How Do You Thread A Fly Tying Bobbin?

A bobbin is one of the quintessential tools that you need for fly-fishing. The tool is mainly for holding the thread in place as you make your casts. It also adds to the total weight of your gear and plays part in realizing the tension for a successful cast. 

However, in the theoretical realm, you may think that bobbins are easy to thread. Practically, this is not a trivial task.

Without a good knowledge and experience of passing your thread through its tunnel, you may end up losing much of your time and energy. Here are three basic ways to efficiently thread you fly-tying bobbin. 

  1. Poking

Poking is one of the most efficient, timely and widely used techniques among anglers. For starters, it can be the most difficult task to partake of. However, once you get the hang of this technique, you will always consider it as the first option over others. So, how do you poke your thread?

First,  poking refers to the art of freely passing your thread through your bobbin’s tunnel from one end to another.

Efficient poking demands that the thread remains straight enough and unfrayed to prevent it from touching the walls. 

To poke your thread, hold it from one edge and freely insert some inches in. Go ahead and push additional lengths evenly until the edge of your thread appears on the opposite end. Once you see the edge of the thread on the opposite end, insert two fingers inside and pull your thread slowly until it reaches a required level. 

Poking can either be a daunting task or easy one depending on the size and model of bobbin you are using. Some bobbins feature ceramic inserts that come with inner edges.

As a result, your thread automatically hit the edges and cease to go through the rest of your bobbin’s tunnel. If this happens, you can try waxing your thread and retry the procedure. However, if the case is not solved, poking is not for you.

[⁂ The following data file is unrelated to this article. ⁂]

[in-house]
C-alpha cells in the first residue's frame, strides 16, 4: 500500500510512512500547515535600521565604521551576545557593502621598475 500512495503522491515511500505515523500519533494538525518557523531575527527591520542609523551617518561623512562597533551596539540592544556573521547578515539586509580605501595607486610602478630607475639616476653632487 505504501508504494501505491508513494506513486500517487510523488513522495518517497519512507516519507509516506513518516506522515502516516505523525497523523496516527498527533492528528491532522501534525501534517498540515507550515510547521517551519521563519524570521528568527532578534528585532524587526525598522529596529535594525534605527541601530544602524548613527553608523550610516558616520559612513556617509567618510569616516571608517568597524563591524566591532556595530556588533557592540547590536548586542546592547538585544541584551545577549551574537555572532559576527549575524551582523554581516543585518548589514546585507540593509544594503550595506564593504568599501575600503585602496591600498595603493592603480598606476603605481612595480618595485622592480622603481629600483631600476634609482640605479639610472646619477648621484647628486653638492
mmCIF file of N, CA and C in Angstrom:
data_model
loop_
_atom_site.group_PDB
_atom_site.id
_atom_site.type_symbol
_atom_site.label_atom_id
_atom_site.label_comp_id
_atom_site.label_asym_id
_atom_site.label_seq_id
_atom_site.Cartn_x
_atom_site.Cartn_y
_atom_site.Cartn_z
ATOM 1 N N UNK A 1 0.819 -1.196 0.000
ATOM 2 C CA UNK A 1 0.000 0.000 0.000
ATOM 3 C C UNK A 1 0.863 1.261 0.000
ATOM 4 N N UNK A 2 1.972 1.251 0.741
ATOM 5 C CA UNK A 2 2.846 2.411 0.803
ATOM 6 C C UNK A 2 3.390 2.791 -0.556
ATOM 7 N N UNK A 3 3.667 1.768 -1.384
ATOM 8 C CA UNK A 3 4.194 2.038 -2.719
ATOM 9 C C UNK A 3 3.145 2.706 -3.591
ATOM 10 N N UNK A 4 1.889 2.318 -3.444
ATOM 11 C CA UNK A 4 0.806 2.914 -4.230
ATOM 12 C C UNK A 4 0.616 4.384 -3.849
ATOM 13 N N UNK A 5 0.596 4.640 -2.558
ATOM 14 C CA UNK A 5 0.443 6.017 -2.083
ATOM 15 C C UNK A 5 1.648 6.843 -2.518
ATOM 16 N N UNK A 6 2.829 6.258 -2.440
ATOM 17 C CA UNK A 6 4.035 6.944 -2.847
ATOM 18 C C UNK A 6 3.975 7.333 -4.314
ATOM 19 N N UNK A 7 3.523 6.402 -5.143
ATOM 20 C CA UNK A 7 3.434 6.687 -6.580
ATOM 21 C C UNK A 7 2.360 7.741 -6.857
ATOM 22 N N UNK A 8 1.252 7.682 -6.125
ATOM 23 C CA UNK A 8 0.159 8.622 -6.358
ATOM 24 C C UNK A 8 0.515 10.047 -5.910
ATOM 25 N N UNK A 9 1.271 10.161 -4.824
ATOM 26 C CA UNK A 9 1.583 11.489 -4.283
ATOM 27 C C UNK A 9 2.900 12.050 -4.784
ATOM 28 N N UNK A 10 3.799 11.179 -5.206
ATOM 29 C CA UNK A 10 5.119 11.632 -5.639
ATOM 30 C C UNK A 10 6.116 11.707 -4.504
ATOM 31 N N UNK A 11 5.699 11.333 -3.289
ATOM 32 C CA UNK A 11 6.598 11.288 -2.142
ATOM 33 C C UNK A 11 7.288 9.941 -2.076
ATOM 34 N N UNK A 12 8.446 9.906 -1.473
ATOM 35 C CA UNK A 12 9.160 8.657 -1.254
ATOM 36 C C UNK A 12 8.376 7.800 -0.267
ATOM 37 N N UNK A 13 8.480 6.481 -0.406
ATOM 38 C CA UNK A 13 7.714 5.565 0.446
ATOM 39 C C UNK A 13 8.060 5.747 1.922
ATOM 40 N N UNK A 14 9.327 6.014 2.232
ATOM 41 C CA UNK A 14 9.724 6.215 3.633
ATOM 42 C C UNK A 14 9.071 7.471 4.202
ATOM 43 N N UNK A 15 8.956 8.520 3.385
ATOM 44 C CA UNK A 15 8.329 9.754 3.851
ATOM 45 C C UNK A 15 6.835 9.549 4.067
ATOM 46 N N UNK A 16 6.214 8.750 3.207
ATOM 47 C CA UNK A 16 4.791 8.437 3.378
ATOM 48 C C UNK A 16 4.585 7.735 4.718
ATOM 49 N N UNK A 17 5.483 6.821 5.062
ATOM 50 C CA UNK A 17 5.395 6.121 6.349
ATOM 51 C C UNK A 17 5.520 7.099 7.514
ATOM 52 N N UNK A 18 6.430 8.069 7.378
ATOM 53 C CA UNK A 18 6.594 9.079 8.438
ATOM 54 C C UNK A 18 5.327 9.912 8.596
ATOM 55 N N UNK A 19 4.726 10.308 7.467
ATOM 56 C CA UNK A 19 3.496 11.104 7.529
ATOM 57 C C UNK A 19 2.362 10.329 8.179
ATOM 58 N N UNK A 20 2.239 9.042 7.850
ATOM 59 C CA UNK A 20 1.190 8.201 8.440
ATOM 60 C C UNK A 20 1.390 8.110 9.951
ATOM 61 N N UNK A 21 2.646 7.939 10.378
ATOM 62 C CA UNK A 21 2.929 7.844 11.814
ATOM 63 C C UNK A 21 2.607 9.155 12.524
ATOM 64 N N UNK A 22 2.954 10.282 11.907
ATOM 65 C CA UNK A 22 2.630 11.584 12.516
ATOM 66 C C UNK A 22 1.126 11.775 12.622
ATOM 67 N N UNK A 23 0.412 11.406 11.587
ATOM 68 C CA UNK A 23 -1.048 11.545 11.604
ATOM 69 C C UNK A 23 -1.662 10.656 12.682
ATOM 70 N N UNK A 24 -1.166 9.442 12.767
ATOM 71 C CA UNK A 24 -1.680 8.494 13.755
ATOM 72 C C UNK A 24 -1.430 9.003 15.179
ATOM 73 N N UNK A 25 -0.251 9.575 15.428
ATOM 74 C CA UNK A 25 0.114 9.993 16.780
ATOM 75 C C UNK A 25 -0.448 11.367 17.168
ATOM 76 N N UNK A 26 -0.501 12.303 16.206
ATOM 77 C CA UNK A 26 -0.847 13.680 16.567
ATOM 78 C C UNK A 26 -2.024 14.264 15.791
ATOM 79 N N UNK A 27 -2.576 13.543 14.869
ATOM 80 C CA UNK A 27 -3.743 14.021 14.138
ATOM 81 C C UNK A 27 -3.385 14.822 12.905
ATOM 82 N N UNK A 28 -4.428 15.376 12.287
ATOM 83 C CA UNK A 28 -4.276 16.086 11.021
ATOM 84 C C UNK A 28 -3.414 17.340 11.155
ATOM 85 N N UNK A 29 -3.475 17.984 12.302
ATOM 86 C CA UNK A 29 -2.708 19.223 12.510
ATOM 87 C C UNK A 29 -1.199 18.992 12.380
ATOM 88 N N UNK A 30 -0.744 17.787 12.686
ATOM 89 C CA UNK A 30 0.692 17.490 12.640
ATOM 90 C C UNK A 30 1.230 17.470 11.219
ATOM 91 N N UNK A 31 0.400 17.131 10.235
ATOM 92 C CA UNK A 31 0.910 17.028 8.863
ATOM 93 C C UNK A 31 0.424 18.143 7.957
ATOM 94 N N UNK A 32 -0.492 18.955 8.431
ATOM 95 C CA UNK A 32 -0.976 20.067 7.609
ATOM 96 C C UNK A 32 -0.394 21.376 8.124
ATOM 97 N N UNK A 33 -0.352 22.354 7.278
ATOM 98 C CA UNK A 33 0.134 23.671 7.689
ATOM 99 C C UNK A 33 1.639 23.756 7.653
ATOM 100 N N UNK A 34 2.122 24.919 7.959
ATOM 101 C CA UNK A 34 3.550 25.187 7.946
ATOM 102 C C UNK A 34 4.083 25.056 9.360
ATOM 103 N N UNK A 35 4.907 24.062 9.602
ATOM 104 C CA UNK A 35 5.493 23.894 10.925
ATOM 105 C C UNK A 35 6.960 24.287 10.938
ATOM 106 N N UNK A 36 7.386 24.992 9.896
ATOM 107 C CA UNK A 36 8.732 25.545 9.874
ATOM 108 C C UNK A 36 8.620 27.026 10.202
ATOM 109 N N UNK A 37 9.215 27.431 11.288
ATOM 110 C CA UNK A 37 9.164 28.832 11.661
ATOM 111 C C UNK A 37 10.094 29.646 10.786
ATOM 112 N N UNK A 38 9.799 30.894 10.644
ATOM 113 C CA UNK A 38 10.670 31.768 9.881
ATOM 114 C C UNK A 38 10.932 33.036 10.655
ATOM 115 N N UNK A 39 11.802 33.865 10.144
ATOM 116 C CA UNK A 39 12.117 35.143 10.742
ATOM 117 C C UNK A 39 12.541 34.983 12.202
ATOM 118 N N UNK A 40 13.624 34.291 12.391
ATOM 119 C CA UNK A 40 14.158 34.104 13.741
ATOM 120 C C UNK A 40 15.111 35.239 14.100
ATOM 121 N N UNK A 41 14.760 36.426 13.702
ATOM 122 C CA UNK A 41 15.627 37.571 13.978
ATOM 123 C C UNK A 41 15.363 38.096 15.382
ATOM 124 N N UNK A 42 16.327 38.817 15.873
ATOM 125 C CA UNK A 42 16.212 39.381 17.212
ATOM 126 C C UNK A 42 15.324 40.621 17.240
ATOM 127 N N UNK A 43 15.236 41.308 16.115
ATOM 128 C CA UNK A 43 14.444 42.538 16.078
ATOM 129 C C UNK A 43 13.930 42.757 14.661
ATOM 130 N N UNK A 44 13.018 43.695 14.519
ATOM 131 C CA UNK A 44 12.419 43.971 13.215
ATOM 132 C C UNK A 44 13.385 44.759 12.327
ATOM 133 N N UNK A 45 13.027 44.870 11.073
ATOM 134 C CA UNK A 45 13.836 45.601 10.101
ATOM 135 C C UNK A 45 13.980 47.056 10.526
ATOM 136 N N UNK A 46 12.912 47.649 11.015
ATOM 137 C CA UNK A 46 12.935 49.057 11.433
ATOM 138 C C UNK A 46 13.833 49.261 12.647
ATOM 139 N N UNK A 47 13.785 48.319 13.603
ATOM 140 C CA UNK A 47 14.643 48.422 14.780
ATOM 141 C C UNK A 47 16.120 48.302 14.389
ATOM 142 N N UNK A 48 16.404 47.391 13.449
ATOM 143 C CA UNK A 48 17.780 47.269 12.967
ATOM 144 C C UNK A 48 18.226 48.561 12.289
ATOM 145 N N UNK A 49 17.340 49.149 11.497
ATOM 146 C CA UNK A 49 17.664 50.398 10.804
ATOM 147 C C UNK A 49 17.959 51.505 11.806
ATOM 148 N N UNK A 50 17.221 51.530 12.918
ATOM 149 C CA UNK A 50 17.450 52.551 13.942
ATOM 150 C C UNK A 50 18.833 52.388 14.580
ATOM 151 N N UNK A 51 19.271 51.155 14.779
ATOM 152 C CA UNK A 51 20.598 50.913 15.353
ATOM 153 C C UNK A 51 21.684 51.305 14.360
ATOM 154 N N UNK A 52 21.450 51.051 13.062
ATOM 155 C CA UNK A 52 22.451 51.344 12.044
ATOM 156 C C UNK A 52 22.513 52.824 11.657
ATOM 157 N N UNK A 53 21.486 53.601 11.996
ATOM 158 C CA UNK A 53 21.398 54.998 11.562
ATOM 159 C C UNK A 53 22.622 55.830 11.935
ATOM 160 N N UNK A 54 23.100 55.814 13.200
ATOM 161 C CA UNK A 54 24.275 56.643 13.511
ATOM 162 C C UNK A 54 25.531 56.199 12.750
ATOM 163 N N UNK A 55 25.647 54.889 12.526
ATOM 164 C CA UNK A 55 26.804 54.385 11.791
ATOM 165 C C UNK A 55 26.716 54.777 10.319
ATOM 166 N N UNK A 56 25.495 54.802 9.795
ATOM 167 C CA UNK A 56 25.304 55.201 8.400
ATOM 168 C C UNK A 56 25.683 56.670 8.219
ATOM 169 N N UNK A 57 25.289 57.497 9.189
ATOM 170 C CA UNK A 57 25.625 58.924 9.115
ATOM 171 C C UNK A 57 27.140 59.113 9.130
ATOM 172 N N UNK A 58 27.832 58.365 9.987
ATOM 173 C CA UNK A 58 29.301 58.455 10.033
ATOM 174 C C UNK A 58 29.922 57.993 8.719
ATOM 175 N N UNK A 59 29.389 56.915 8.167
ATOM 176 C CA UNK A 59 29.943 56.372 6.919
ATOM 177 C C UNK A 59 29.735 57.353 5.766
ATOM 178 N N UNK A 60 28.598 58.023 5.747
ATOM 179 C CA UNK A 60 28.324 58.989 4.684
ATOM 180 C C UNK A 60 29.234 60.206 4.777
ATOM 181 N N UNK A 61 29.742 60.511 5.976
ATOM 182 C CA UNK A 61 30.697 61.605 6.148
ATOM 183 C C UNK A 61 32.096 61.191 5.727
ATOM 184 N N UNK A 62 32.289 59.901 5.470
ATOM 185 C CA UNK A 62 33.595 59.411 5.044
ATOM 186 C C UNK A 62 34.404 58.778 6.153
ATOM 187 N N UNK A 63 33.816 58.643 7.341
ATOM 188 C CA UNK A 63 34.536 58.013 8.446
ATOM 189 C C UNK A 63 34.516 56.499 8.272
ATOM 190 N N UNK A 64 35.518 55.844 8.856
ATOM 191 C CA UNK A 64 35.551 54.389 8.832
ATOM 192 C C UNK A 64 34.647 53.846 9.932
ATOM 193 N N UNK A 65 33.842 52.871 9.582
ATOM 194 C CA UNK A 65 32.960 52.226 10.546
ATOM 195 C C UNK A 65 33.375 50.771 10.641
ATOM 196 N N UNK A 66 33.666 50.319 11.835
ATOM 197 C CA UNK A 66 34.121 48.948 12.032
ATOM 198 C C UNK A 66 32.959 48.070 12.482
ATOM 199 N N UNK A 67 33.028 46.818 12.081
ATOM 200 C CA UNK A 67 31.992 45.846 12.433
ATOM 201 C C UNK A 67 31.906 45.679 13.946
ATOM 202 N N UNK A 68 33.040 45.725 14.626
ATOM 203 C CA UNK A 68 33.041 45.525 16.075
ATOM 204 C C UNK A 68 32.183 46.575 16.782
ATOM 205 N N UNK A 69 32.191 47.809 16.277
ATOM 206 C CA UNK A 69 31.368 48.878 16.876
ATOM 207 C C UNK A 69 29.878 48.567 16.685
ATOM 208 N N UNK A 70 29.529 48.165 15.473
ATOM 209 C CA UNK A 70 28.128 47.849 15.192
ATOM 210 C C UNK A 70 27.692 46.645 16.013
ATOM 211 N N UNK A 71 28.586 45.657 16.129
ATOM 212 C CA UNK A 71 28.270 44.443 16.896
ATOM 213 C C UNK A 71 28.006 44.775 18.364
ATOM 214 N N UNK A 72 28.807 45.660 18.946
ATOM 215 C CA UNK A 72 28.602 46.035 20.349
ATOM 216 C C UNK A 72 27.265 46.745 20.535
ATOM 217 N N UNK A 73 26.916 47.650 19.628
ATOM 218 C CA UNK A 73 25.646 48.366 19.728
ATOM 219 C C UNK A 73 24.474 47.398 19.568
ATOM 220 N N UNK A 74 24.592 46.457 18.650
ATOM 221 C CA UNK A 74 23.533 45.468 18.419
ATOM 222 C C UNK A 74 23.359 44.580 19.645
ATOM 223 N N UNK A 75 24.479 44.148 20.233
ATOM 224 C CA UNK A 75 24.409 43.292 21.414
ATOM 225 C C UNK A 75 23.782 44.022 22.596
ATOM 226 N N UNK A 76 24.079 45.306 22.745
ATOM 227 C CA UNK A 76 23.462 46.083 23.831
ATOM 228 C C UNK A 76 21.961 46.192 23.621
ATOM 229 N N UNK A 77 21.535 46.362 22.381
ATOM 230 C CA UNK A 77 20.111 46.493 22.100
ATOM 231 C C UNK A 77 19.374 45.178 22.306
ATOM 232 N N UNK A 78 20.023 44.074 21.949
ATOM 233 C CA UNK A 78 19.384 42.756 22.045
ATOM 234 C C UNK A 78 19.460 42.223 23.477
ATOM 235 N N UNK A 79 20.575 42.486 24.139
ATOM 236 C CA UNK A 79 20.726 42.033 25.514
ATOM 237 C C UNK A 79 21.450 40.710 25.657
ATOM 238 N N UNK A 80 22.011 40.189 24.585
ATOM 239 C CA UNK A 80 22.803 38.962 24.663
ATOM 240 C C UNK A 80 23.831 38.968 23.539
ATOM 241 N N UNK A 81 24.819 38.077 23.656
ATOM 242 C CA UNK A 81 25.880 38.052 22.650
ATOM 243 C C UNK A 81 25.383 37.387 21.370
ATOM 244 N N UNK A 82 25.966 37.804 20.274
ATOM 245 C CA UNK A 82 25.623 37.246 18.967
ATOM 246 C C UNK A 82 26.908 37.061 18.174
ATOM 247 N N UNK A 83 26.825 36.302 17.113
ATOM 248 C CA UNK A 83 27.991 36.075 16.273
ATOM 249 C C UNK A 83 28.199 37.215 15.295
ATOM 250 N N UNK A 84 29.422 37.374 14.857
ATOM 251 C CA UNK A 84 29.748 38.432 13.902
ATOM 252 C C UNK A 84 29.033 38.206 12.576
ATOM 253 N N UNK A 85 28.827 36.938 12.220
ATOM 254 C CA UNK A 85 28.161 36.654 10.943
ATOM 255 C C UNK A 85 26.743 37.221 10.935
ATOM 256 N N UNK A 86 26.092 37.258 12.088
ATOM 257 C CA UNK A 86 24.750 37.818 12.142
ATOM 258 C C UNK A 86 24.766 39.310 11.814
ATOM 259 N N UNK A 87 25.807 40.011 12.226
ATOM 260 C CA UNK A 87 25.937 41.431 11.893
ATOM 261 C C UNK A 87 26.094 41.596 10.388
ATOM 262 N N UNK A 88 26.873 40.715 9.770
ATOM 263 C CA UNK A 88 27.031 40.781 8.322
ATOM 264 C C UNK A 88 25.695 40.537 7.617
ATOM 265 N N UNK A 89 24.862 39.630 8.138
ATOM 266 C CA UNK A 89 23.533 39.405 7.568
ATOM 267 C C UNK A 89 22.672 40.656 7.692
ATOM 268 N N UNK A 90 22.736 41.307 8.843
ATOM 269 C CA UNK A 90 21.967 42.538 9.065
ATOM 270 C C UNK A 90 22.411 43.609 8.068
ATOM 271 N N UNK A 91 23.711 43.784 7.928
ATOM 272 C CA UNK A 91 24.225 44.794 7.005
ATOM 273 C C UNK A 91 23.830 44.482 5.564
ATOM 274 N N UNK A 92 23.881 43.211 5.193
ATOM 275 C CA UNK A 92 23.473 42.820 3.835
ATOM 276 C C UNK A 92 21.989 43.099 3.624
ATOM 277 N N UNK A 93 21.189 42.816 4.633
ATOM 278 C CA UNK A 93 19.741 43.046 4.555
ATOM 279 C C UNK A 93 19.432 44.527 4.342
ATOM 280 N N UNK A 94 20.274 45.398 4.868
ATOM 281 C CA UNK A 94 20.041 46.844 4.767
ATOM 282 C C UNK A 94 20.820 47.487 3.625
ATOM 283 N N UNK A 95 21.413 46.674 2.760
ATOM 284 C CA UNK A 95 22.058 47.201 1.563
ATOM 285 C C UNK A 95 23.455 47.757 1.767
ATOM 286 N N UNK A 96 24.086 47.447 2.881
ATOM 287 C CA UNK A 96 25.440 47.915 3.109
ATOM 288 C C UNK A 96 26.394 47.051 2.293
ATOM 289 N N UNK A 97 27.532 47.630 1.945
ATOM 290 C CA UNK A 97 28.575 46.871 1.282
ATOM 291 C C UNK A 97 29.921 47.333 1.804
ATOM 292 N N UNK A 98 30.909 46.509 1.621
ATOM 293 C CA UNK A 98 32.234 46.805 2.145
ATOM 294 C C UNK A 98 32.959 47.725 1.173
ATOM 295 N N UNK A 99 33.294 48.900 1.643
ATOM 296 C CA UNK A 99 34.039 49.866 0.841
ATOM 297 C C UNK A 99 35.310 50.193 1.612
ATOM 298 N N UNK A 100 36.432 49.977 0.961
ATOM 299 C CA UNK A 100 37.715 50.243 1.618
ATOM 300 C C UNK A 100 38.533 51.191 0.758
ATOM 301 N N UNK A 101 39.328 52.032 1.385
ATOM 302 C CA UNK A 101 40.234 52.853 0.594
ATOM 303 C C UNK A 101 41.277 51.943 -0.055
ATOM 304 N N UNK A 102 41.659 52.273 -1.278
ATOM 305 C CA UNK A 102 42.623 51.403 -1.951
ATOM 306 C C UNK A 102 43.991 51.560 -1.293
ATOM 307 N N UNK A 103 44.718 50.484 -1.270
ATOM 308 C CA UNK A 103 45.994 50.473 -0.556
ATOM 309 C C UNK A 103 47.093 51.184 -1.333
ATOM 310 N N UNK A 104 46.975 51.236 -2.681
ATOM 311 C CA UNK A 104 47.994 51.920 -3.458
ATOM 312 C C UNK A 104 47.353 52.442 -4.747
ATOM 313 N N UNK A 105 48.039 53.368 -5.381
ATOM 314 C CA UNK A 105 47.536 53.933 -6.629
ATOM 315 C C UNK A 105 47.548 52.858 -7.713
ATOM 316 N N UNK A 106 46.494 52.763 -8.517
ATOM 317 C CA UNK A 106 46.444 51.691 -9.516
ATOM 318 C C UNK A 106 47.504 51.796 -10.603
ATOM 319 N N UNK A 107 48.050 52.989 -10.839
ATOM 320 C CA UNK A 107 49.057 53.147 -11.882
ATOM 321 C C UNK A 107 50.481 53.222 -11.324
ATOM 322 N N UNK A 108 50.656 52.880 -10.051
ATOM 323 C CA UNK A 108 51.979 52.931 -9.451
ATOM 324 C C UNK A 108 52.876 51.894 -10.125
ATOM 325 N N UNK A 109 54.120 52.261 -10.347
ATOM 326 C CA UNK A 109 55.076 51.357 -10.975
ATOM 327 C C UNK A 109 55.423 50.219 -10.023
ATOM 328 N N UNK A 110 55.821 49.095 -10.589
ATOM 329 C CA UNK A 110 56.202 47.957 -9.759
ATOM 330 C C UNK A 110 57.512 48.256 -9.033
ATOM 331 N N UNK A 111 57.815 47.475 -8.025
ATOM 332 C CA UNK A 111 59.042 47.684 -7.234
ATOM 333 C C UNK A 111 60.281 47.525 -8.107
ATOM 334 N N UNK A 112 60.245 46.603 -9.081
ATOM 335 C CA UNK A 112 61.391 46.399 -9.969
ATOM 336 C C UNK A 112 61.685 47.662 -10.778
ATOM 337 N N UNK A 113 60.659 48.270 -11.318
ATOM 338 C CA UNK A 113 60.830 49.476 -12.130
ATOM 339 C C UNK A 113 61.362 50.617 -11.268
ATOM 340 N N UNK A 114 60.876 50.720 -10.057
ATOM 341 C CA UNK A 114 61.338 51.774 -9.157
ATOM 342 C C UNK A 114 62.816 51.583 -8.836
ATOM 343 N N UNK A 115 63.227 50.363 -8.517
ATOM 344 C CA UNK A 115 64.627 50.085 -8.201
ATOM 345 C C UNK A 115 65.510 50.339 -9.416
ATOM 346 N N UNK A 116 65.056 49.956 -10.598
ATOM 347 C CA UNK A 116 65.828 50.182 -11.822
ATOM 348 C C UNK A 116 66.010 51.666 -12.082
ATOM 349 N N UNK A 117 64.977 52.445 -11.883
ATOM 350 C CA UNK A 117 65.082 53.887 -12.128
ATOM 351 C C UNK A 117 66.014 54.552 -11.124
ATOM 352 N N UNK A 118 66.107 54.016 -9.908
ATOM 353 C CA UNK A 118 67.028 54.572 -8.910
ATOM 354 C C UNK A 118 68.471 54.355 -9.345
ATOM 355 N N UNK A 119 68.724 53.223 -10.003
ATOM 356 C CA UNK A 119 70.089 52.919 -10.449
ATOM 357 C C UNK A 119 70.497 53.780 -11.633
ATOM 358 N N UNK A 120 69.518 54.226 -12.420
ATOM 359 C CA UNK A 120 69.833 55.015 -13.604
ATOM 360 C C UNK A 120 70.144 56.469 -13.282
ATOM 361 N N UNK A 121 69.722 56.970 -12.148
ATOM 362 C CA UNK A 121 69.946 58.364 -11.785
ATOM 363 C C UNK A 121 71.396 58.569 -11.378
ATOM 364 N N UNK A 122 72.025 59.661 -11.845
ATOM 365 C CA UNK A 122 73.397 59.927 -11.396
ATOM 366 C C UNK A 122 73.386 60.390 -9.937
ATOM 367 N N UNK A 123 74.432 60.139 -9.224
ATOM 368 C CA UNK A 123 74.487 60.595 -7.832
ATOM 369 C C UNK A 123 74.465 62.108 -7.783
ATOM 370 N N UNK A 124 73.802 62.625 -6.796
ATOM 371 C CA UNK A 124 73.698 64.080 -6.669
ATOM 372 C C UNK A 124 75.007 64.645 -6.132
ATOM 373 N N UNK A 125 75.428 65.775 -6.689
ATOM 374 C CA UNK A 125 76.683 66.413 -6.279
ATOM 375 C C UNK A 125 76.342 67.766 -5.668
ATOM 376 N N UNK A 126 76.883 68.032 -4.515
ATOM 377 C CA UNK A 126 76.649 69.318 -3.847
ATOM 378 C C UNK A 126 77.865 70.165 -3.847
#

Secondly, some bobbins feature thin walls. As a result, your thread will meet a frictional force that renders it frayed. As a result, you may not be able to pass it through successfully through the tunnel.

Lastly, the type of thread you use matters a lot. For poking, you need a stiff thread that looks pretty much as guitar wires. A thin thread is an added advantage. Therefore, if your system comes handy with soft and thick threads, then this procedure may not be for you. Otherwise, poking works for several anglers. 

  1. Sucking 

Sucking is the next technique to think of when poking does not bear any fruit. Here are the absolute procedures for sucking a bobbin.

  • Slightly bend the arms your bobbin

Place your thumb on the bend on one arm of your bobbin and use your first and middle finger to slightly press the two parts in the opposite direction. Gently bend the two parts until it achieves enough tension to hold your spool.  Be cautious not to break it.

  • Cut the thread

Once you have reduced the tension on both arms, cut one end of your thread. Moist it using saliva, and place it inside one end of the tube.